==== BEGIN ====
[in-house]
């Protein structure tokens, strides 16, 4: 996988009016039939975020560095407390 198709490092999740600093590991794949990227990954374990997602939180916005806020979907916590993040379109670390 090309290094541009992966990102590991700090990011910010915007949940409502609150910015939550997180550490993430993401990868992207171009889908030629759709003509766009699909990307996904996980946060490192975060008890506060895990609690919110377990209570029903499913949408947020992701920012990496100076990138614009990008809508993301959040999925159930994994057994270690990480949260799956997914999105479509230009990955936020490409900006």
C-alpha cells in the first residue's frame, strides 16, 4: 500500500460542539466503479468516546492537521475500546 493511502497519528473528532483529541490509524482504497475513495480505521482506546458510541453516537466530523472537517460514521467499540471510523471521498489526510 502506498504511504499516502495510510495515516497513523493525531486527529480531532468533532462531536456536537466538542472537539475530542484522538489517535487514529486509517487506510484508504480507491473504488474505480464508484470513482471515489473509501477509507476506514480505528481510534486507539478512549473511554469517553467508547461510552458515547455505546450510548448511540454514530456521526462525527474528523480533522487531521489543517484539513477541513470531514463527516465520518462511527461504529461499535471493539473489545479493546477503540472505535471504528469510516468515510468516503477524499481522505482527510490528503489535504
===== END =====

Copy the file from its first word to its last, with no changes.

[in-house]
């Protein structure tokens, strides 16, 4: 996988009016039939975020560095407390 198709490092999740600093590991794949990227990954374990997602939180916005806020979907916590993040379109670390 090309290094541009992966990102590991700090990011910010915007949940409502609150910015939550997180550490993430993401990868992207171009889908030629759709003509766009699909990307996904996980946060490192975060008890506060895990609690919110377990209570029903499913949408947020992701920012990496100076990138614009990008809508993301959040999925159930994994057994270690990480949260799956997914999105479509230009990955936020490409900006």
C-alpha cells in the first residue's frame, strides 16, 4: 500500500460542539466503479468516546492537521475500546 493511502497519528473528532483529541490509524482504497475513495480505521482506546458510541453516537466530523472537517460514521467499540471510523471521498489526510 502506498504511504499516502495510510495515516497513523493525531486527529480531532468533532462531536456536537466538542472537539475530542484522538489517535487514529486509517487506510484508504480507491473504488474505480464508484470513482471515489473509501477509507476506514480505528481510534486507539478512549473511554469517553467508547461510552458515547455505546450510548448511540454514530456521526462525527474528523480533522487531521489543517484539513477541513470531514463527516465520518462511527461504529461499535471493539473489545479493546477503540472505535471504528469510516468515510468516503477524499481522505482527510490528503489535504